Editor's take: Goldman's success is self-perpetuating

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After this week's set of results, which bank would you rather work for?

Not Morgan Stanley, which saw its profits fall 7% after unexpectedly high losses on trading structured credit products. Not Bear Stearns, which suffered a precipitous 61% profit fall thanks to the revenue meltdown in its fixed income division and the collapse of two of its hedge funds. Not Deutsche Bank or Commerzbank, which both felt obliged to issue profit warnings yesterday, alerting investors that the credit market squeeze is proving rather more vice-like than anticipated.

No, the only bank that appears to have done well out of the current crisis is Goldman Sachs. While all around were losing their hats, Goldman was donning a rather stylish Fedora. Allowing for a one-off increase related to the sale of a wind turbine company, the firm saw a 23% increase in its third-quarter net income.

Why did Goldman do so well, while all others floundered? Most obviously, it was down to the skill of the firm's fixed income traders, whose decision to short assets related to sub-prime mortgages helped the bank offset a US$1.7bn write down on its loan book. Less measurably, it may also have had something to do with the depth of Goldman's client relationships - something the bank itself seems keen to propagate, with the Financial Times today quoting 'insiders' saying clients' fondness for the firm enabled it to increase market share during 'difficult times.'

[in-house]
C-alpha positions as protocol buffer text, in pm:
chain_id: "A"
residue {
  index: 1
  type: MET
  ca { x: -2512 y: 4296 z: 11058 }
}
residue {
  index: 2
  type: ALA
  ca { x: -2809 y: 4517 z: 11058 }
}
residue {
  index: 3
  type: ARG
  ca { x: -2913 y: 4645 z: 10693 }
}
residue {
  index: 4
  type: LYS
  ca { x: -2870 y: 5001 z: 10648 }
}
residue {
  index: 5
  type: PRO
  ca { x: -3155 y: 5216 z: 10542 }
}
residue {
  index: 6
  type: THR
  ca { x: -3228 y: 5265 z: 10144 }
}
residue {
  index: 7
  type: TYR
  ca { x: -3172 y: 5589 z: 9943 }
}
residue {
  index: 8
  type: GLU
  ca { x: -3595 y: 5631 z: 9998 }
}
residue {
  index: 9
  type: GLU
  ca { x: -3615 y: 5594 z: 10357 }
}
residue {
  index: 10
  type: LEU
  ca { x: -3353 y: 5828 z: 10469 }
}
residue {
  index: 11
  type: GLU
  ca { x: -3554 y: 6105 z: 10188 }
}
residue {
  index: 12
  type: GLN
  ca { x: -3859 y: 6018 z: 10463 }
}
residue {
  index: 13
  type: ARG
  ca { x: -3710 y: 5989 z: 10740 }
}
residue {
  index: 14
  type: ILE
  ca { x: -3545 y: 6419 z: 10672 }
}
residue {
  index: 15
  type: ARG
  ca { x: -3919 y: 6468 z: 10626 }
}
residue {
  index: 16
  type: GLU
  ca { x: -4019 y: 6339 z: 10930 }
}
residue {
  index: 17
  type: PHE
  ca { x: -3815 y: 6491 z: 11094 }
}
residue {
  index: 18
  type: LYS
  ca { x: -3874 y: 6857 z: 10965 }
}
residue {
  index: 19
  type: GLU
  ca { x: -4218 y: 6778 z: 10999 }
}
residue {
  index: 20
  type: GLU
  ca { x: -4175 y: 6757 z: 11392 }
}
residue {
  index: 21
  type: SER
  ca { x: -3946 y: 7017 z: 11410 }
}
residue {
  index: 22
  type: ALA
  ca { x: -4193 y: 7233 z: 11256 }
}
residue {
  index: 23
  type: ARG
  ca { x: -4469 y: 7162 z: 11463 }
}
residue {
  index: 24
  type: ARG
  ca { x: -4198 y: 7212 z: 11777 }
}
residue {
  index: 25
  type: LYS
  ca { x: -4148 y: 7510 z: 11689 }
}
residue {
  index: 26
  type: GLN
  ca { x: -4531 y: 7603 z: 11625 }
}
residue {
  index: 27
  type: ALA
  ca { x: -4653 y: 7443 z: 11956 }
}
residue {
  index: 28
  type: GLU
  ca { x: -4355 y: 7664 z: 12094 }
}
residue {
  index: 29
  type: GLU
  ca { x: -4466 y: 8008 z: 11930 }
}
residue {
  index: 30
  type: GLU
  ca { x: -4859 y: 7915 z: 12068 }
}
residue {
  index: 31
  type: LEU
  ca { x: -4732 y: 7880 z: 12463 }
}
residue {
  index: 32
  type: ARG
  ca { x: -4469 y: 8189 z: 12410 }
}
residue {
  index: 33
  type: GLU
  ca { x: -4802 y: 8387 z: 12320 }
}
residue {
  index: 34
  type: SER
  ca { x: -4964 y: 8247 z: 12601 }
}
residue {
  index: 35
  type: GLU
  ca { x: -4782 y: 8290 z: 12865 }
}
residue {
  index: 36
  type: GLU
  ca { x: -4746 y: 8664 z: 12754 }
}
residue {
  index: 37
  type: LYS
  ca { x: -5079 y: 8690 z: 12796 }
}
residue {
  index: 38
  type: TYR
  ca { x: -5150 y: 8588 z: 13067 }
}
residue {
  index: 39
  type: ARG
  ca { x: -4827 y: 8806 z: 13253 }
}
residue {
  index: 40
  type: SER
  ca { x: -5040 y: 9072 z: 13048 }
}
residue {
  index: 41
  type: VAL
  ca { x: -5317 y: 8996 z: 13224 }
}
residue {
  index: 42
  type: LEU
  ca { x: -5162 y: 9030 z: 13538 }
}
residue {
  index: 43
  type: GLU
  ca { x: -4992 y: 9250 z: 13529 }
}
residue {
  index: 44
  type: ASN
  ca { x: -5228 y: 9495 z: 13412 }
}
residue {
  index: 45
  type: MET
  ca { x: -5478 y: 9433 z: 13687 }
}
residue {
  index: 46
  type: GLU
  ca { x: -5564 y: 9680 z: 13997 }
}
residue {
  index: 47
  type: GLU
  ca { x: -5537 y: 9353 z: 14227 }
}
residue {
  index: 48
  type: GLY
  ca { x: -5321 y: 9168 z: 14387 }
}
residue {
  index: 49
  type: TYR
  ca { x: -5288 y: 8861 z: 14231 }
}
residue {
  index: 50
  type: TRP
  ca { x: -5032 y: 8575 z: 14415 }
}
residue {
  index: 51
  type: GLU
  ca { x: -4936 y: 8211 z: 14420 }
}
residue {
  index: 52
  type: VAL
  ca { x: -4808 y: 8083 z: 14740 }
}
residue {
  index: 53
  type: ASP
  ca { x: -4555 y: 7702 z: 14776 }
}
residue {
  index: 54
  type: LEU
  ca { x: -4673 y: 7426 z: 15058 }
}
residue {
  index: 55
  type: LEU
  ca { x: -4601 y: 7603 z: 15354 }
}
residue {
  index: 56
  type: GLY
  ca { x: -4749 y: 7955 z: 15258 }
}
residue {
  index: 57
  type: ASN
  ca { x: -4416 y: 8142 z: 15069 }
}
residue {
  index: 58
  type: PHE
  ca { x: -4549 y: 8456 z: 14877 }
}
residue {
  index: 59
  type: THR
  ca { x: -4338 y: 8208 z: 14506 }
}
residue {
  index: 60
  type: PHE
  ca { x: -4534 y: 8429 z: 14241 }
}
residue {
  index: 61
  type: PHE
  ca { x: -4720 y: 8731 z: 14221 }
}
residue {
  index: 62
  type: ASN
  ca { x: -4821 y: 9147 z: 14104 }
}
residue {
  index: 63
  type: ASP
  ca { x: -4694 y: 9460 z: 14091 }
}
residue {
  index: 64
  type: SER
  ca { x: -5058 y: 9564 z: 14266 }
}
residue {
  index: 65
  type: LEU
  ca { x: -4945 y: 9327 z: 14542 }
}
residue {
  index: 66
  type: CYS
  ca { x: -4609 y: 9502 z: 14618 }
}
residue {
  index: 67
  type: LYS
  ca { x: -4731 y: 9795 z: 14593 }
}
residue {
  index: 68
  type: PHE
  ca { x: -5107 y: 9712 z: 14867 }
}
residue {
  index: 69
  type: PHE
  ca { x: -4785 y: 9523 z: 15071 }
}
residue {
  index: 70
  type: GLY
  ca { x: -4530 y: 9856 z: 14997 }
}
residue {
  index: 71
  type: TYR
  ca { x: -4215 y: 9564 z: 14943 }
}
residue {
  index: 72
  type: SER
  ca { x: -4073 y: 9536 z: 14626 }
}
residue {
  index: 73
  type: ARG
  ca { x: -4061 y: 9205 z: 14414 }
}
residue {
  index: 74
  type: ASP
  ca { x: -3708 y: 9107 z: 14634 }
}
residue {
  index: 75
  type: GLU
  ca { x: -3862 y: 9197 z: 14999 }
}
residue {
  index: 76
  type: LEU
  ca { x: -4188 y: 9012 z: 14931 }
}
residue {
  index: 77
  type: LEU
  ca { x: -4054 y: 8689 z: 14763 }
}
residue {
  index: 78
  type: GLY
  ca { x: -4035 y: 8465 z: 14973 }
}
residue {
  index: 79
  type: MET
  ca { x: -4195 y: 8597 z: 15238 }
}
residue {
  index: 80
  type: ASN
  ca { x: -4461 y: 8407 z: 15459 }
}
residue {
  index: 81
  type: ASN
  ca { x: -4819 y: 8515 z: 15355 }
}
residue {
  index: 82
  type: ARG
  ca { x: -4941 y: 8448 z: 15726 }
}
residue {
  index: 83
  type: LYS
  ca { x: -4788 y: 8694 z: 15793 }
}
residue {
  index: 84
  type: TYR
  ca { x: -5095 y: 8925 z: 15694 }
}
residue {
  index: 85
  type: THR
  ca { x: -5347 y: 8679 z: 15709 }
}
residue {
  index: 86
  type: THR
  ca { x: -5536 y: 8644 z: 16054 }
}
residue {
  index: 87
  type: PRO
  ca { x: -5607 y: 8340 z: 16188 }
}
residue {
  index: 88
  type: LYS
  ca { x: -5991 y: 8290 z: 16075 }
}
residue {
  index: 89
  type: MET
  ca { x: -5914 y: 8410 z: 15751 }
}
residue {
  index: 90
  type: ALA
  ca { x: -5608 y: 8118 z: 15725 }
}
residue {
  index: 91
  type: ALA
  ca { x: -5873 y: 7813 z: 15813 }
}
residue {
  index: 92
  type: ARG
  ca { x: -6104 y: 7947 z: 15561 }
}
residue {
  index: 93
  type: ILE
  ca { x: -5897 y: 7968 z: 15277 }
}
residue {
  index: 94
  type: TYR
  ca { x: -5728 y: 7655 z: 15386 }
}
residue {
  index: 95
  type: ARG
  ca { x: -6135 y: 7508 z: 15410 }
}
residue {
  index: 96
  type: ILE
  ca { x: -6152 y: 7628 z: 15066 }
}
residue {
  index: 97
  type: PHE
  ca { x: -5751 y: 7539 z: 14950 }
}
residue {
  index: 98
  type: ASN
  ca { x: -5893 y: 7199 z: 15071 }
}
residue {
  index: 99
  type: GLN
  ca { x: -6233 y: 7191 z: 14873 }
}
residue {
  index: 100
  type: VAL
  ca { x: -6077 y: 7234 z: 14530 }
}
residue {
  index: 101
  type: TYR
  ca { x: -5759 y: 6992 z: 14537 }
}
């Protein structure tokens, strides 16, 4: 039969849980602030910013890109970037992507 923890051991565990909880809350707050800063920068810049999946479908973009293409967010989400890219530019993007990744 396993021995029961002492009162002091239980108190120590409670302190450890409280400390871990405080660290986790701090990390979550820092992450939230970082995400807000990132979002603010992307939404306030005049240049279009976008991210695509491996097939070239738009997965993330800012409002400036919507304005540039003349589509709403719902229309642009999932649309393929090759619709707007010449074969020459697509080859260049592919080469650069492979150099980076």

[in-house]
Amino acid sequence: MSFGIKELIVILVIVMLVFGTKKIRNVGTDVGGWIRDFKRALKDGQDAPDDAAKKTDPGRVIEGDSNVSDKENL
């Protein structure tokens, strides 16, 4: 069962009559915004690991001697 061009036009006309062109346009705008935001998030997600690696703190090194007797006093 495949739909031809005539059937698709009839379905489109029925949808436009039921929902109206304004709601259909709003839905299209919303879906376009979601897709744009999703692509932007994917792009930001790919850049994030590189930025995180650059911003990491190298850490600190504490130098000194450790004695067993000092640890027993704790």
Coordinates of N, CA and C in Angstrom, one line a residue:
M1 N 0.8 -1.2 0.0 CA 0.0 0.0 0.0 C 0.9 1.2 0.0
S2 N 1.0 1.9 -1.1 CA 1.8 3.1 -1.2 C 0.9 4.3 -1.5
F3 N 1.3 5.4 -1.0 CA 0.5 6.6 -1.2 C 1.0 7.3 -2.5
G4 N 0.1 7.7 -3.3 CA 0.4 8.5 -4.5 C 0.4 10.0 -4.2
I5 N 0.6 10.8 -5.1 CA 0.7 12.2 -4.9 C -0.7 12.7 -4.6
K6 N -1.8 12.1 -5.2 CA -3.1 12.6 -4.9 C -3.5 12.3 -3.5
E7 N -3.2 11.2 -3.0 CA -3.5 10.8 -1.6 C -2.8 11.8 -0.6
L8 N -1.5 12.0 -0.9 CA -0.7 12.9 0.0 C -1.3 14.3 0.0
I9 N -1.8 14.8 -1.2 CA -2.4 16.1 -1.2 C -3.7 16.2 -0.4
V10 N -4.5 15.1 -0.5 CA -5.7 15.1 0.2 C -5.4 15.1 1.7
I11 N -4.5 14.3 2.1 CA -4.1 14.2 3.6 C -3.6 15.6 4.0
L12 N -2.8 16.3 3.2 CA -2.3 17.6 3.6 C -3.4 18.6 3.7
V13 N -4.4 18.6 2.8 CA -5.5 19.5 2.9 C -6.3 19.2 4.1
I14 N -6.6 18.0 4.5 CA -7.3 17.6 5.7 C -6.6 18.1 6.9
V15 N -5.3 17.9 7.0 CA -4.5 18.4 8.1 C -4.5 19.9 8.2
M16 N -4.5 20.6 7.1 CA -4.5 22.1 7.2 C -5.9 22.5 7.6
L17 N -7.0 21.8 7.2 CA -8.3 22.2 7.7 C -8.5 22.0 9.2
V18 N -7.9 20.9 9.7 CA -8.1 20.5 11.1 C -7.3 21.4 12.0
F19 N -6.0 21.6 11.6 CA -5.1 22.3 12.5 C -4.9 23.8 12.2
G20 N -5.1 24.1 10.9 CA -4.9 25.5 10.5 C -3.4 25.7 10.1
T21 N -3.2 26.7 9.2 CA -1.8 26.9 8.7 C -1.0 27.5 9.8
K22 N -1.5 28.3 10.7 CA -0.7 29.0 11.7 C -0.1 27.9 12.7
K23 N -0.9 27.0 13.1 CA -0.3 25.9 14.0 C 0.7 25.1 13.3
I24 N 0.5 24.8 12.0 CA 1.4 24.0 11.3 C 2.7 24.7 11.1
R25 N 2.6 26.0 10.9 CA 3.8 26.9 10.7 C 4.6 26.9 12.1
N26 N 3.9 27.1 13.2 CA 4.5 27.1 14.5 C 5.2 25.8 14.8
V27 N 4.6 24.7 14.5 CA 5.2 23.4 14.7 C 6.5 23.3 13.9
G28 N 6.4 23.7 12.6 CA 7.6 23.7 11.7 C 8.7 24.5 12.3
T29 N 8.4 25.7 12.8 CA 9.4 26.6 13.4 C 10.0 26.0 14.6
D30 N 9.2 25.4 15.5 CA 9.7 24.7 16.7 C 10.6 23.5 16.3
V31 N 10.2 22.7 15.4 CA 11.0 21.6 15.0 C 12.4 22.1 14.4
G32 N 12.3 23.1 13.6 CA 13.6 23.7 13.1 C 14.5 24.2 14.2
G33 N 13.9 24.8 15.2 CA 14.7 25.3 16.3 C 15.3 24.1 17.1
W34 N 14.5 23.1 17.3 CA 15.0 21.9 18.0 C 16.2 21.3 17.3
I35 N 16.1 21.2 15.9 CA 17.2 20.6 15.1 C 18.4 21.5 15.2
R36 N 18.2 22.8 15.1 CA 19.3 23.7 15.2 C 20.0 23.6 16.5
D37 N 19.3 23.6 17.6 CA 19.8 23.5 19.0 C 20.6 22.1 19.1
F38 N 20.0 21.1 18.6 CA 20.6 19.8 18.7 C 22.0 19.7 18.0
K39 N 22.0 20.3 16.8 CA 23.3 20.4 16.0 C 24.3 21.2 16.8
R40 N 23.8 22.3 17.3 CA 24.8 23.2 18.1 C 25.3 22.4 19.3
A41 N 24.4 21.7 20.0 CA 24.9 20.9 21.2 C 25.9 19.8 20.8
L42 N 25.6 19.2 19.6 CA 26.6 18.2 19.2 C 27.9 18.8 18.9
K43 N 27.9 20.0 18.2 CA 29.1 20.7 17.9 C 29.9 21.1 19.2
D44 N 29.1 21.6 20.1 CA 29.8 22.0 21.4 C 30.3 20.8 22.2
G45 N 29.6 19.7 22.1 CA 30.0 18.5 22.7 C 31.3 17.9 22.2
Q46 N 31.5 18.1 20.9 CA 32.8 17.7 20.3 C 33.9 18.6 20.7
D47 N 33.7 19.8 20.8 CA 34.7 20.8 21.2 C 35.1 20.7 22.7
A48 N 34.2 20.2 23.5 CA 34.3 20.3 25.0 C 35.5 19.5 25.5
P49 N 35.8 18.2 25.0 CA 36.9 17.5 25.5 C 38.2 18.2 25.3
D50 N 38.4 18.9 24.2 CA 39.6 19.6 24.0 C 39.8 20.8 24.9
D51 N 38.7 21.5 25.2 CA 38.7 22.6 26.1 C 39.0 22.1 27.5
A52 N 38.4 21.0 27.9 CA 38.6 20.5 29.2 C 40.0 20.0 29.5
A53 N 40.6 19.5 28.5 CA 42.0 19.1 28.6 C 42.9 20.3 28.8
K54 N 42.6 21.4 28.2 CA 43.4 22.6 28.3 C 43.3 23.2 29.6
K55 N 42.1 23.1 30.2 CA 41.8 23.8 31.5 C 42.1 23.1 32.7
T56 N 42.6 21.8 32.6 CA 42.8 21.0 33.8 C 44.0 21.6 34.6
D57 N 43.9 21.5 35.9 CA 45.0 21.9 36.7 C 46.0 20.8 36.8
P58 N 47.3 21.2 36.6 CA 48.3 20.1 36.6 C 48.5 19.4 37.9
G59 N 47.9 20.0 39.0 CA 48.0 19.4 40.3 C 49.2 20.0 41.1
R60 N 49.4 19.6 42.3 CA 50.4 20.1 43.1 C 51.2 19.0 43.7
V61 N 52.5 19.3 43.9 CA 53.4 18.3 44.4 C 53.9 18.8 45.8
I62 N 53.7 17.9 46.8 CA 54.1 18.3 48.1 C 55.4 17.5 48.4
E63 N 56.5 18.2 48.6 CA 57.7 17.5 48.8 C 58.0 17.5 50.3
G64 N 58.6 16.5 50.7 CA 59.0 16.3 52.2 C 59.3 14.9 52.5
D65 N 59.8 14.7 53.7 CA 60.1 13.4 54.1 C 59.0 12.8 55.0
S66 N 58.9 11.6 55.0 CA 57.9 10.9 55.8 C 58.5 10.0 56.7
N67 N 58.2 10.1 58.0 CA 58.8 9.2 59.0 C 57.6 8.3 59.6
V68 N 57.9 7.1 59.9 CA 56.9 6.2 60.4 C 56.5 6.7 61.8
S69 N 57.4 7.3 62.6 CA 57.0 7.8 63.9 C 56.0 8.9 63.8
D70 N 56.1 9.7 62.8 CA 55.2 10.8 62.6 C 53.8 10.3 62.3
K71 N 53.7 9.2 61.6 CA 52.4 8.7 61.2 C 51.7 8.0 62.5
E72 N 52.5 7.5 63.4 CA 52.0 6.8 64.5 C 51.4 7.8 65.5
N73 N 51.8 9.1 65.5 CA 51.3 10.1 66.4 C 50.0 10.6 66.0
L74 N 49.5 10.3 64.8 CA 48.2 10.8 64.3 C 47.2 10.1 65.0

Whatever the source of the miracle, this week's results make it only more likely that Goldman will continue to walk on water in future. The firm already has the pick of the best brains in the market at graduate level. It may now also benefit from a string of defections from rival banks.

This is because while its rivals are licking their wounds, cutting staff and slashing bonuses as close to the bone as they can, Goldman looks set to offer bigger payouts than ever this year - particularly, undoubtedly, to the people in its proprietary trading teams who saved its bacon. According to Bloomberg, Goldman has set aside US$16.9bn to pay its employees, an average of US$566k per head, up more than 40% on last year. This is reportedly double that stashed away by Bear Stearns, Lehman or Morgan Stanley.

Success in investment banking is about brand, relationships, strength of the platform and making the most of cross-selling synergies. Most importantly, however, it also is about the calibre of employees. Goldman already excels on all points, but with the biggest brains in the industry set to make an even more determined beeline to its door in future, it is the final point that is likely to go furthest in ensuring Goldman Sachs continues to outdo the rest.

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